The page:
At least 140 people have been murdered in Sao Paulo over the past two weeks in an outbreak of violent crime that has prompted early school closures, a change of municipal bus routes and street demonstrations. In September, 144 people were killed. The causes are manifold, but a major factor appears to be an undeclared war between the largest criminal militia and the police, which has led to drive-by shootings, ambushes and other killings. After initially denying the link, officials from the public safety department told newspapers over the weekend that many of the killings of officers had been ordered by imprisoned leaders of the First Capital Command criminal gang in reprisal for a crackdown on the drug trade.
However, non-governmental organizations say the responsibility also lies with militias formed by former and serving police officers, who are used to skimming profits off the drug trade. So far this year, 92 former and current police officers have been gunned down. Last week, state and federal police said they would combine forces to create a new intelligence agency to counter the resurgent threat posed by organized crime. Police jitters were apparent on Friday night, when an off-duty officer, Edcarlos Lima, killed the driver and passenger of a car that swerved in front of him. He claimed to have seen a gun in the vehicle and feared he was being corralled for a possible hit. However, witnesses and the victims’ families say he needlessly killed two innocents. Lima is now under investigation.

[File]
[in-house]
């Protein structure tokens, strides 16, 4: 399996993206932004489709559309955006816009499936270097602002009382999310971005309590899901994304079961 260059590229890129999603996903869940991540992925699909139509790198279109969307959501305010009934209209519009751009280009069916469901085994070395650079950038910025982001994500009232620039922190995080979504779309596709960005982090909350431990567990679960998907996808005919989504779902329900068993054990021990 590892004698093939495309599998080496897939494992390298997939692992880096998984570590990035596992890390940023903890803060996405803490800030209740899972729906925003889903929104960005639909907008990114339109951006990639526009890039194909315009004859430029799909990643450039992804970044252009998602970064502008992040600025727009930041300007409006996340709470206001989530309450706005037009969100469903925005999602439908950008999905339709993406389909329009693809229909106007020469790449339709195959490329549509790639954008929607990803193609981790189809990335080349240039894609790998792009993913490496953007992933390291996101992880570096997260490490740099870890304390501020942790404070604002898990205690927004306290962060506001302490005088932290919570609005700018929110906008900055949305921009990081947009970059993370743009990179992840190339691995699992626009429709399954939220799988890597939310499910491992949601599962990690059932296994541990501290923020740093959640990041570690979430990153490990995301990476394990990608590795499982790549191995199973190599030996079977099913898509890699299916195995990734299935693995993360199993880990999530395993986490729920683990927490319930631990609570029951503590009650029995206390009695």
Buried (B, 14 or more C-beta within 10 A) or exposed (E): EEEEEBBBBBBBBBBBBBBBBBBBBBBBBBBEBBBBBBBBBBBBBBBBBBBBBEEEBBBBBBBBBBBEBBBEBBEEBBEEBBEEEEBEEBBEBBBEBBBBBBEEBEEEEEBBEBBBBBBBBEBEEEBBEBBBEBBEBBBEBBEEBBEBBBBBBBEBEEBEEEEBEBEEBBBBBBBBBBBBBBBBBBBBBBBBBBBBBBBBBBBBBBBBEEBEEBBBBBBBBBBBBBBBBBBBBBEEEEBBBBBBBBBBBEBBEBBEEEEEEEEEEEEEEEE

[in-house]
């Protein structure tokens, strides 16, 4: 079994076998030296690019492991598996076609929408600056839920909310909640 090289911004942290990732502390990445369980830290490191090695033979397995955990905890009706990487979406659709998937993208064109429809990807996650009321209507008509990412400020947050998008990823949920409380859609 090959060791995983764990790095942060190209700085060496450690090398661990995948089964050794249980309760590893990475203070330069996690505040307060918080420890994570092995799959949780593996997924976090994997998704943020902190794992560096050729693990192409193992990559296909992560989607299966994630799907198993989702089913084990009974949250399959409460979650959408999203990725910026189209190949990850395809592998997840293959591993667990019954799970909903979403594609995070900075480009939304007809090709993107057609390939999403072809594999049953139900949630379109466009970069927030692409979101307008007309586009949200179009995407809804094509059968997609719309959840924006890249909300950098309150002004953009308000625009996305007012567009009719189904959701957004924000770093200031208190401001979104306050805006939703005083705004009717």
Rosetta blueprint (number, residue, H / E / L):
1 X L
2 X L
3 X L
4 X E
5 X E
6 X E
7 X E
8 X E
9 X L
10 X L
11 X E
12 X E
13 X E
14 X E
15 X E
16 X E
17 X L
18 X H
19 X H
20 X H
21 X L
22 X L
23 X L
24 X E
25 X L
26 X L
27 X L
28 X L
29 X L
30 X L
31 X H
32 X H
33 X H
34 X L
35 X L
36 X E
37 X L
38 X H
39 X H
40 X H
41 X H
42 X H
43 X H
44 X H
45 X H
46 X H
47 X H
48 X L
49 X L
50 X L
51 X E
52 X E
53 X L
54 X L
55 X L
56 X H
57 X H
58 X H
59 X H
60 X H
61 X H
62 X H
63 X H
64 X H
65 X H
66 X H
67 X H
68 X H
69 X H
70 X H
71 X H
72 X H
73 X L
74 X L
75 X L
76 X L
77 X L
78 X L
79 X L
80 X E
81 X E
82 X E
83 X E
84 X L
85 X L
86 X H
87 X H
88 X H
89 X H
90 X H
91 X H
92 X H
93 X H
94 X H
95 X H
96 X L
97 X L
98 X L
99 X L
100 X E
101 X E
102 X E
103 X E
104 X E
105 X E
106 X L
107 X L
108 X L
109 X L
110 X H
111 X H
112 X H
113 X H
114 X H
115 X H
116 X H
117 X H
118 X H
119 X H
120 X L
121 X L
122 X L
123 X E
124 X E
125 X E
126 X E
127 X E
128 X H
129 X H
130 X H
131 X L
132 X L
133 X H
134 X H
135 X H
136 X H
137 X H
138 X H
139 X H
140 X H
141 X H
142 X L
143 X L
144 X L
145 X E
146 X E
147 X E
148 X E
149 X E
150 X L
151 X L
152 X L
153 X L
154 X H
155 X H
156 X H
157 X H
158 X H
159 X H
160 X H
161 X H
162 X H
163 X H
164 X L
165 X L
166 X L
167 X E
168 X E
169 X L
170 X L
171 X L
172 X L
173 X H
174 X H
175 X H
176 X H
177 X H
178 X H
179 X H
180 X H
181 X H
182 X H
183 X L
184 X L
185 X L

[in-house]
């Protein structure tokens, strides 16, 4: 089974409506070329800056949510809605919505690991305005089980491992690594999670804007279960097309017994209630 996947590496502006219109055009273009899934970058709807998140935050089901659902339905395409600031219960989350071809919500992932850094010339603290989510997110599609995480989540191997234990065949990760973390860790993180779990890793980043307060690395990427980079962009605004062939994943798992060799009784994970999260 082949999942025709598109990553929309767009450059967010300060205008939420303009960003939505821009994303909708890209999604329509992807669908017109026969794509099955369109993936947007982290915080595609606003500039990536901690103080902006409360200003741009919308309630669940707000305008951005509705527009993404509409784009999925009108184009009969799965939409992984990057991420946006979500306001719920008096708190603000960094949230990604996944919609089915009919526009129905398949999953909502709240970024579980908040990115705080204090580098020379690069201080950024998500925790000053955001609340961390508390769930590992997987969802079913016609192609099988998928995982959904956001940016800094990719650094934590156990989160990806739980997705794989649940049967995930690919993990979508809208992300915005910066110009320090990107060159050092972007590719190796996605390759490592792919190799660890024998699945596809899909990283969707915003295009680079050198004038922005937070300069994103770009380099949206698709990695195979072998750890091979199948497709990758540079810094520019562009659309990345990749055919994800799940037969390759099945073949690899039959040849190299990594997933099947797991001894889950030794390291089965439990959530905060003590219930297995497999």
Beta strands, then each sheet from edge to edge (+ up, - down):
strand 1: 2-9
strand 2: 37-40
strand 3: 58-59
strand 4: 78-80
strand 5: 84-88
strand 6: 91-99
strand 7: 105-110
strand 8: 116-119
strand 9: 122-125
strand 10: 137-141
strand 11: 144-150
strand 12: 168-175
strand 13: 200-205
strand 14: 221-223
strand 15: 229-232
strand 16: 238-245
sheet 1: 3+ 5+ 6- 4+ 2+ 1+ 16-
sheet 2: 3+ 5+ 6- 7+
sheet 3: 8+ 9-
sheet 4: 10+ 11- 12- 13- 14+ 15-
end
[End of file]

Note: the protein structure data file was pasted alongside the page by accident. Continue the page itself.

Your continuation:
There were 982 murders in the first nine months of this year in Sao Paulo, according to public security department data. This is up 10 percent over last year and higher than the total in Rio de Janeiro. Five hundred angry residents of Brasilandia — one of the worst-affected areas — took to the streets on Sunday morning, carrying white roses, wearing T-shirts printed with the faces of some of the victims and shouting for greater vigilance. Schools and shops in some Sao Paulo districts shut early last week due to concerns about rising risks. “In view of the wave of violence in the city’s south zone, the school’s directors decided to send staff and students home early so as to assure their safety,” Eliane Valerio de Souza, administrative assistant at a professional training school, told the newspaper Folha de S Paulo.
Regional authorities have played down the violence. Sao Paulo State Governor Geraldo Alckmin said the crime rate in Greater Sao Paulo was on the wane. However, he said the problem would not go away unless the national government took firmer measures to control the influx of drugs and guns along Brazil’s extensive borders. Despite the recent killings, Sao Paulo State is by no means the most violent in Brazil when its huge population is taken into account. Last year, the commercial powerhouse saw 10.1 homicides per 100,000 inhabitants, compared with 74.5 in the most murderous state, Alagoas.